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Long Island Immigration Reform Proponents Encouraged
Long Island’s proponents of the immigration reform bill being debated in the U.S. Senate hailed Wednesday the results of a new poll showing that 80 percent of LI voters support the legislation.
Immigration advocates, union leaders, farmers and a Congressional lawmaker voiced their support for the bill at a news conference following the release of the new poll conducted by Harstad Research, a national public opinion research firm.
“The era of attacking immigrants for political gain is long over,” declared Maryann Slutsky, executive director for Long Island Wins, an organization that campaigns for immigrant solutions. She suggested the poll is a wake-up call to LI’s lawmakers.
The poll sampled 755 registered LI voters within a broad range of age, gender and political affiliation, according to Harstad Research. Sixty percent of those polled feel that most immigrants intend to work hard and provide for their families, while 31 percent believe that immigrants come to the US to take advantage of the system.
The bill would create a path for citizenship for the nation’s 11 million undocumented immigrants, initiate stronger border enforcement and encourage business to import both high skilled and low skilled immigrant workers.
Nationwide, 68 percent of voters said that the government should provide illegal immigrants with a way to earn citizenship, according to a poll conducted in April by Belden Russonello Strategists, a Washington, D.C.-based research group.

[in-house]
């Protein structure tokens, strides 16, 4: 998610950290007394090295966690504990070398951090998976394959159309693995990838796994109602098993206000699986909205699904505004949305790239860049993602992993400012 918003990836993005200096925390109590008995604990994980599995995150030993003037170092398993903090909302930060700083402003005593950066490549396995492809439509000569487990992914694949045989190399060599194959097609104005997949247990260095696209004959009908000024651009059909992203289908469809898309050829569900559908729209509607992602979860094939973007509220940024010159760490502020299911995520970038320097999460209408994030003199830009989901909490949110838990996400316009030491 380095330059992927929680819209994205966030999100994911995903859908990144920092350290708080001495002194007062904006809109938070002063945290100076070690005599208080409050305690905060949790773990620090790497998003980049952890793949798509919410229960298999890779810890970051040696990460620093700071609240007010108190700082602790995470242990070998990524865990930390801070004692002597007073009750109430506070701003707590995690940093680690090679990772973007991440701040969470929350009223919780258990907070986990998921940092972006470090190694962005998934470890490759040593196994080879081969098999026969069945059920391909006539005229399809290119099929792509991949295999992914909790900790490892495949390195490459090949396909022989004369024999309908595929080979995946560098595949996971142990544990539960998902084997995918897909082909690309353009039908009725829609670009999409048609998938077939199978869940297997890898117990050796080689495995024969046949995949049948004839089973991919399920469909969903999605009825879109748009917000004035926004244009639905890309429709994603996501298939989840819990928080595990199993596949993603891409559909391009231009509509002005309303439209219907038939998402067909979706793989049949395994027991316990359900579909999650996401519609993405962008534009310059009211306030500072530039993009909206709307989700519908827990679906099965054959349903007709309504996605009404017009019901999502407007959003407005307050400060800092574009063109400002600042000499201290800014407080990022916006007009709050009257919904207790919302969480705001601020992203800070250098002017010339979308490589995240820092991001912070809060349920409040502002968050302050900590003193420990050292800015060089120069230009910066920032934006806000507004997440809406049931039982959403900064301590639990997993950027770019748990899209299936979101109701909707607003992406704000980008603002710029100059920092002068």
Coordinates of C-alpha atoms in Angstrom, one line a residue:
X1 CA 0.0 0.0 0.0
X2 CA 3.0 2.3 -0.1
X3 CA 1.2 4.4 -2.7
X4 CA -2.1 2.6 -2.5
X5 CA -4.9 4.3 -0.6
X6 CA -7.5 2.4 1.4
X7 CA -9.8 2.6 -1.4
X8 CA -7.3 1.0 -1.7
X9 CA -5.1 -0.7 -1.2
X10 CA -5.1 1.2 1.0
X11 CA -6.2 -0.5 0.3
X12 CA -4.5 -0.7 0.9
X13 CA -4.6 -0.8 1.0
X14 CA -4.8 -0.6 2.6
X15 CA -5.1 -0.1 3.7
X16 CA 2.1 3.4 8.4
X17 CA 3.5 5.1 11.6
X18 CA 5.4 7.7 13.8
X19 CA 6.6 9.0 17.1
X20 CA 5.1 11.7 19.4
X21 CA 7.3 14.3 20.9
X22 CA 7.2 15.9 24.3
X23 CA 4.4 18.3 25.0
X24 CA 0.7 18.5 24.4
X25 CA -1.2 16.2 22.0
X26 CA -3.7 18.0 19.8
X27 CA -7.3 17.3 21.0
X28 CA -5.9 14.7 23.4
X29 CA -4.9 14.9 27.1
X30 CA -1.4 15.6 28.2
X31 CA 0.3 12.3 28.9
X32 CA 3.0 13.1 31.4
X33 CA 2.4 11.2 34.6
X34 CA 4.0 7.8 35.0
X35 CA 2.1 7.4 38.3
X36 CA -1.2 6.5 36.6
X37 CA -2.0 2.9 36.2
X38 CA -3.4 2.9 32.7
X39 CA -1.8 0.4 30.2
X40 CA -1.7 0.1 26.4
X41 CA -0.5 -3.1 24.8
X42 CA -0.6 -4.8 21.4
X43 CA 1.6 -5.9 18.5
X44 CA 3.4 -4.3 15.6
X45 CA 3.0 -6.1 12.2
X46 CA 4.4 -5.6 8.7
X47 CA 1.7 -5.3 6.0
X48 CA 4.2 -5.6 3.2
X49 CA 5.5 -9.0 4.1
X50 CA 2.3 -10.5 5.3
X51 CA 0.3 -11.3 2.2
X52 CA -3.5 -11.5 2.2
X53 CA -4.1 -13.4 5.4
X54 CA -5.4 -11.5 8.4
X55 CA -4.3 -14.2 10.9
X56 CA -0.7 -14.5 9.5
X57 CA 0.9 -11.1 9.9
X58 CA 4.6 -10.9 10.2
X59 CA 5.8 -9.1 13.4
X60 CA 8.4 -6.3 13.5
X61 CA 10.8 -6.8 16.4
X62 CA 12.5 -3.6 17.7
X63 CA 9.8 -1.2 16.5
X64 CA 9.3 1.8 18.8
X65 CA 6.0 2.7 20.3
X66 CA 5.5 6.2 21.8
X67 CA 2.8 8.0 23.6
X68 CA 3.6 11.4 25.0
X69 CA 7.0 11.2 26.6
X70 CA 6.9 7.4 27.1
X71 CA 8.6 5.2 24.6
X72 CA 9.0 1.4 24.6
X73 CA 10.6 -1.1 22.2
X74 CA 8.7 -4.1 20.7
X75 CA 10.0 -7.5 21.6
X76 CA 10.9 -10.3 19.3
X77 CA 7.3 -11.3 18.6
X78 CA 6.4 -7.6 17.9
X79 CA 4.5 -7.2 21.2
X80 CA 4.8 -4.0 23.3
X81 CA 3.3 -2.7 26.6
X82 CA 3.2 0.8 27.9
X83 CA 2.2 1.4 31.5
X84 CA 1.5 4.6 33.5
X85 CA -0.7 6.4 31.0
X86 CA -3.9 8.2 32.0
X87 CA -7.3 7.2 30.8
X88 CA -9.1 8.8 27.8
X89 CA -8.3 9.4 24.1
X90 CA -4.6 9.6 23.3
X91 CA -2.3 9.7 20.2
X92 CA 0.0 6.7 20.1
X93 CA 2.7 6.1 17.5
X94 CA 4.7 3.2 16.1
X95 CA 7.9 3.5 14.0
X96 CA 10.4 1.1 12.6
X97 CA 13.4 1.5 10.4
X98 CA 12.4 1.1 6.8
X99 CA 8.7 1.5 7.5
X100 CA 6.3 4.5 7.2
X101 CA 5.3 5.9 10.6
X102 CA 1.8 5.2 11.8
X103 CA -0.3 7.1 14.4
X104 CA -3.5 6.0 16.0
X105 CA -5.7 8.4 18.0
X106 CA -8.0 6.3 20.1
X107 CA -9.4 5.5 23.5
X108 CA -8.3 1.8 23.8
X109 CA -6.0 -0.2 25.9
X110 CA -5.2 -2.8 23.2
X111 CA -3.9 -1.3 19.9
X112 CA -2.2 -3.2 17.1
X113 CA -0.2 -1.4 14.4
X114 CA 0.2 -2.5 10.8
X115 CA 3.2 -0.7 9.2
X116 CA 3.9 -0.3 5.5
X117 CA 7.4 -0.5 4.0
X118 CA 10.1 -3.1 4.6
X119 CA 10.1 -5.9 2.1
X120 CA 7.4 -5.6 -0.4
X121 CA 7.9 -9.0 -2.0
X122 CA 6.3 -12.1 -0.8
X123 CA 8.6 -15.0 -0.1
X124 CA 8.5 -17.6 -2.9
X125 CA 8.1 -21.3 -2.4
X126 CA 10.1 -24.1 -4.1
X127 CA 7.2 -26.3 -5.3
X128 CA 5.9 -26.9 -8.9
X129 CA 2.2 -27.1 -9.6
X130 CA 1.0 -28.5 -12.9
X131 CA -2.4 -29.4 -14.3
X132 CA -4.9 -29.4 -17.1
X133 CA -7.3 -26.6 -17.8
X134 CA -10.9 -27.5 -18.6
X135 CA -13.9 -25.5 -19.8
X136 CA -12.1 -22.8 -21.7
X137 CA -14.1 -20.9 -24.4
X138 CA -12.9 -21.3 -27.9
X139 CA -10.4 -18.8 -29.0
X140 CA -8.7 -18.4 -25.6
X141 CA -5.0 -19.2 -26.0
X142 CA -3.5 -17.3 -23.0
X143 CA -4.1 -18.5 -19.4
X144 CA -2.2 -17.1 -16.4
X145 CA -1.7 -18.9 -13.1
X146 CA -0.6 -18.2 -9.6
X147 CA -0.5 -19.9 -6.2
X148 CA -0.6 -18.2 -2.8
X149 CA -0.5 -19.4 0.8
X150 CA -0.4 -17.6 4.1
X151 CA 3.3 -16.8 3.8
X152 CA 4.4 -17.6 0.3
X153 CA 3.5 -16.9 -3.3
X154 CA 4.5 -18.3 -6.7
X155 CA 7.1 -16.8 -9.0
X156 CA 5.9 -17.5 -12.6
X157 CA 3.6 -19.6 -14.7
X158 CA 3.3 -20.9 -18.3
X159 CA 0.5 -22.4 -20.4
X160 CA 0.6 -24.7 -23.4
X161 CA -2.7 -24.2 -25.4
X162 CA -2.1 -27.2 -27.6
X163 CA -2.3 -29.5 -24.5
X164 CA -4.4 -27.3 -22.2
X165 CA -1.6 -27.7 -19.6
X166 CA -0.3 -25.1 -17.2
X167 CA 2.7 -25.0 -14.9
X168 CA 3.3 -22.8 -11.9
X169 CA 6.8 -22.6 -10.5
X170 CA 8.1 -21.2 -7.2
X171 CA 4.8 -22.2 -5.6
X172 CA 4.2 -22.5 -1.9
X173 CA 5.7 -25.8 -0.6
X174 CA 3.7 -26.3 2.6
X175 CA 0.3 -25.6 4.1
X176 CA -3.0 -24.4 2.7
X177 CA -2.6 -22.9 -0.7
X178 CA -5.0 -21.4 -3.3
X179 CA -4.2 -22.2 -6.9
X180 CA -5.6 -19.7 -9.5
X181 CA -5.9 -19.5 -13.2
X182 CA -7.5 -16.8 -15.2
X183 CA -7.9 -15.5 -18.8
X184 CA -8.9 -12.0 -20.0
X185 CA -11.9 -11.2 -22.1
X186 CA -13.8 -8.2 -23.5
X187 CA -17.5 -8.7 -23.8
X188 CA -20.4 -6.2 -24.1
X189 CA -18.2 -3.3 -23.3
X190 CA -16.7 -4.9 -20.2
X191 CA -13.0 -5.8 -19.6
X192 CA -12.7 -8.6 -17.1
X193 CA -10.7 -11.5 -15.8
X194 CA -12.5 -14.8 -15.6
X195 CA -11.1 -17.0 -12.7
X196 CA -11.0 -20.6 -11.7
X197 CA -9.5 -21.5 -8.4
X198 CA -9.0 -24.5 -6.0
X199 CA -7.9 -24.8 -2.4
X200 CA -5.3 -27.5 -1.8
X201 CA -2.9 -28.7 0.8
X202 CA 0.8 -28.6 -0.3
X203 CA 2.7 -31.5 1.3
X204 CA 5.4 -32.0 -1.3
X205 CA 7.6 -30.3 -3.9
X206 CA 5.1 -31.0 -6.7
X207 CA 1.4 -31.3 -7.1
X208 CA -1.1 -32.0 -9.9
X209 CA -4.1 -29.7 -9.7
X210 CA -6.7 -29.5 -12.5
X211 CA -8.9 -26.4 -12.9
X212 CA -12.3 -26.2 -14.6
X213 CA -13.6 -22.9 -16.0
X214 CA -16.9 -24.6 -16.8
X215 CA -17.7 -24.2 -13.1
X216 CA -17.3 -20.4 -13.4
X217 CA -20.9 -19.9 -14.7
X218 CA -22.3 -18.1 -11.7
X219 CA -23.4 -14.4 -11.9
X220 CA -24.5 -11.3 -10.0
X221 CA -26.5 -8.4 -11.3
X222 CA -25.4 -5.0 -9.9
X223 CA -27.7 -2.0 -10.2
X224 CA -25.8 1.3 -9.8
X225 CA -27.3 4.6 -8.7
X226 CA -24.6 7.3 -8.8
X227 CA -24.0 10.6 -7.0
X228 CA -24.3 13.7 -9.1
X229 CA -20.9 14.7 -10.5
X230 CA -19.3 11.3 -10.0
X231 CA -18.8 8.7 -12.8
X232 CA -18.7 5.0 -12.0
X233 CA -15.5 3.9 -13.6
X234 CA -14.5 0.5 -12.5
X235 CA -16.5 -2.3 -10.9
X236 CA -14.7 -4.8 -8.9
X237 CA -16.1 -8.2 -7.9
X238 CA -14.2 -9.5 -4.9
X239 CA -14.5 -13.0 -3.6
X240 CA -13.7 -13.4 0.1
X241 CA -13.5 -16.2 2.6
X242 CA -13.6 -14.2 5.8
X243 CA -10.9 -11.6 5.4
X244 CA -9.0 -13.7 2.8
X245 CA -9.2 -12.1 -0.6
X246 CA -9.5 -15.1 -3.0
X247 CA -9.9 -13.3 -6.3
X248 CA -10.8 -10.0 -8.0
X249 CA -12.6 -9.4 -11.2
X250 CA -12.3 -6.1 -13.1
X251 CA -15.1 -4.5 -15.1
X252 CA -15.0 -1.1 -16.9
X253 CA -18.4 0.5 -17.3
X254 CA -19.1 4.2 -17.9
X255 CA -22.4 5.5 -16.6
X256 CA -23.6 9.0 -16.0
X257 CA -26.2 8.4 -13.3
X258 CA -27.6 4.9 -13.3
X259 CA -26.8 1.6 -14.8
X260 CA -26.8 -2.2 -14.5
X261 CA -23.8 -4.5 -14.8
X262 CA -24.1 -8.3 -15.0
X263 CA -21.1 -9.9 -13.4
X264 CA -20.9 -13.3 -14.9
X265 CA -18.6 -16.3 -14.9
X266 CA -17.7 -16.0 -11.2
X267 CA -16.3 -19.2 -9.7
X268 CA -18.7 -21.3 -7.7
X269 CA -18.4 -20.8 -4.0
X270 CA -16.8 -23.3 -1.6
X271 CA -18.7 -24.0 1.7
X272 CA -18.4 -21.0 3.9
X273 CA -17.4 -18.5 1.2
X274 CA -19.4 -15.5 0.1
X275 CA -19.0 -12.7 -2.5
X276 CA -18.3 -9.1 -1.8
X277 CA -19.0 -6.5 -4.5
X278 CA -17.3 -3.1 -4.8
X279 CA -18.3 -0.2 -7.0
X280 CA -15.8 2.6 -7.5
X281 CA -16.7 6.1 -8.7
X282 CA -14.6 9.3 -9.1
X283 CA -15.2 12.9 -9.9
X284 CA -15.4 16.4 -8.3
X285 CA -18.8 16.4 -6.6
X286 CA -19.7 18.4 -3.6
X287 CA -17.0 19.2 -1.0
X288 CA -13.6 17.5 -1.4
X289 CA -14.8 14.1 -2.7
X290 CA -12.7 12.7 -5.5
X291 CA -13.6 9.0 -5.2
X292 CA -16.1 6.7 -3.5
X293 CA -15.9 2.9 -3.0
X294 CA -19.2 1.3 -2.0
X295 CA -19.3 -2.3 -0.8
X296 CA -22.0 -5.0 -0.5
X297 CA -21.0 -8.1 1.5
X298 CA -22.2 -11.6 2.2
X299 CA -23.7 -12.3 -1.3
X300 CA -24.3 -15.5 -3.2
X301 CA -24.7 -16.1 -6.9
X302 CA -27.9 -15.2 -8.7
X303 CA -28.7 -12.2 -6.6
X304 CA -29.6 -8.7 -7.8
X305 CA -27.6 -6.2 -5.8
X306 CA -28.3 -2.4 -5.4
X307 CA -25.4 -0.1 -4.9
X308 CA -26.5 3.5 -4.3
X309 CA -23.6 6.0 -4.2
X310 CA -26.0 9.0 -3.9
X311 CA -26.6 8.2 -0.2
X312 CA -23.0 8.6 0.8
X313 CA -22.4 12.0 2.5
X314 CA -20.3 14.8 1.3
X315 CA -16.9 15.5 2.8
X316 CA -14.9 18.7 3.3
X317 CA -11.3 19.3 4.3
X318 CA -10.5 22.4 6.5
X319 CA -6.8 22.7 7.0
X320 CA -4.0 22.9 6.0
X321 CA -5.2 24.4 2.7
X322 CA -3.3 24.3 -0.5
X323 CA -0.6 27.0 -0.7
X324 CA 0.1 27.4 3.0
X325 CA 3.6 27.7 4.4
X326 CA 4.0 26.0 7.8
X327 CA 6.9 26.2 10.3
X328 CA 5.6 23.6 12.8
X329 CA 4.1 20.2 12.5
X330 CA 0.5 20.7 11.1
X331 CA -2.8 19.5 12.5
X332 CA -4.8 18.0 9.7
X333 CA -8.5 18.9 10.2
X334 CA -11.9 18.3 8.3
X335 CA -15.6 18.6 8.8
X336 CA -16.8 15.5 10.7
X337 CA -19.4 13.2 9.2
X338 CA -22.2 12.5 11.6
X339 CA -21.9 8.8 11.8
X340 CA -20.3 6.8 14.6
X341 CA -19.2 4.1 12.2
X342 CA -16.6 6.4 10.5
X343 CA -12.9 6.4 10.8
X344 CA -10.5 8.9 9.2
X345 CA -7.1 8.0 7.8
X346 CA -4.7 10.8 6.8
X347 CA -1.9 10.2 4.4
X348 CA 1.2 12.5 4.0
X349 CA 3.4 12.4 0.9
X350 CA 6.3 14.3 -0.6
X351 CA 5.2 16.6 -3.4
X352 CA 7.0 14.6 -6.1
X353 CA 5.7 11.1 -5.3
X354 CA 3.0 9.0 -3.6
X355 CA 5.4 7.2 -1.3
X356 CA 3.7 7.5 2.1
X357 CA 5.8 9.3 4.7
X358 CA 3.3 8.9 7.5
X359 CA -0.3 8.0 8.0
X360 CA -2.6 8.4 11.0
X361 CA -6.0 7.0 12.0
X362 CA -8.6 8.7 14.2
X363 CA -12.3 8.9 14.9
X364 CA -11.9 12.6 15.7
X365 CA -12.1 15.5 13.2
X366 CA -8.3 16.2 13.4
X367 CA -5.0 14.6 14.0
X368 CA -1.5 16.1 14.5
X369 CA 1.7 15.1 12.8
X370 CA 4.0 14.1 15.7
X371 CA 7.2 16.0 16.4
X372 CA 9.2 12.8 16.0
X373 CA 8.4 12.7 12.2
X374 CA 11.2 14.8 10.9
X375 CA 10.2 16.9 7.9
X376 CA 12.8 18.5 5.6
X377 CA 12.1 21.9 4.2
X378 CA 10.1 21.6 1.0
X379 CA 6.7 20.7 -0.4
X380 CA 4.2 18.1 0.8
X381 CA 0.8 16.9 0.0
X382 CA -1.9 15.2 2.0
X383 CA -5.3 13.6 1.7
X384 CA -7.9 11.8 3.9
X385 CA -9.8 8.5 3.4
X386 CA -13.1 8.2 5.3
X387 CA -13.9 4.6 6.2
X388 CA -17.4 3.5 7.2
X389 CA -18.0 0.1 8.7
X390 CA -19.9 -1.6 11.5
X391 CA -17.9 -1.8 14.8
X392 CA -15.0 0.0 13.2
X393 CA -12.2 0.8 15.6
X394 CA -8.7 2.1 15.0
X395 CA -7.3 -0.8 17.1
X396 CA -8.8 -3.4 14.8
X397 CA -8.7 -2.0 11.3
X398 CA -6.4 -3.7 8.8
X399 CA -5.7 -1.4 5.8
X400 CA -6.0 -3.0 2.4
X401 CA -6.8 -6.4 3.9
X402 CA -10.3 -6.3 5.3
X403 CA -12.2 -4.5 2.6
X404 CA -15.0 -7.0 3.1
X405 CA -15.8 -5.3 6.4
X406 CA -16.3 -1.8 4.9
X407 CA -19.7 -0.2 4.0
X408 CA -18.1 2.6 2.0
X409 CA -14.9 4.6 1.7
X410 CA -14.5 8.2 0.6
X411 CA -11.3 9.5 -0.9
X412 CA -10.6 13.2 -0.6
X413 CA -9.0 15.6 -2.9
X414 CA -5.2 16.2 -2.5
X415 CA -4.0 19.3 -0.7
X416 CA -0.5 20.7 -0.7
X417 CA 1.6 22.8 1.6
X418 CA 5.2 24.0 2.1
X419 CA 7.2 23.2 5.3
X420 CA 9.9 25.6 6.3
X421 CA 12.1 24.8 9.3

Rep. Tim Bishop (D-Southampton) touted the bill’s potential to improve the nation’s economic standing, national security and worker’s rights, referring to it as a “reasonable and enforceable means of trying to improve the system.” He added that he’s pleased with his constituents’ support for immigration reform.
Rep. Peter King (R-Seaford), the lone Republican among LI’s Congressional delegation, recently expressed support for the bill—as long as it includes more border security—at a Brentwood town hall meeting organized by the Long Island Civic Engagement Table, the same group that called the news conference.
Shirley Abdebol, vice president of the Service Employees International Union Local 32BJ, stressed that the current policy “will continue to drive down wages for all workers.” Abdebol views the proposed reform as a way to inject more money into the economy through “building worker power” and encouraging entrepreneurialism.
The Long Island Farm Bureau, which has grappled with the issue of migrant workers for decades, also expressed support for the legislation.
Among the points of contention in the current debate is whether to include provisions such as citizenship for partners in same-sex couples. Of those polled, 71 percent of voters favored the provision while 22 percent were opposed.
While addressing that issue, Bishop cautioned that voters should “not let the perfect be the enemy of the good.”
Among the opponents to the bill are Sen. Jeff Sessions (R-Ala.), who referred to the bill as “flawed legislation” and a “monstrosity” on the U.S. Senate floor Tuesday.
“You bring in more labor, the price of labor falls,” Sessions said, arguing that a sudden surge of legal workers will suppress wages and limit job availability.
The bill is expected to be debated over the next few weeks, with backers hoping it will be passed by July 4.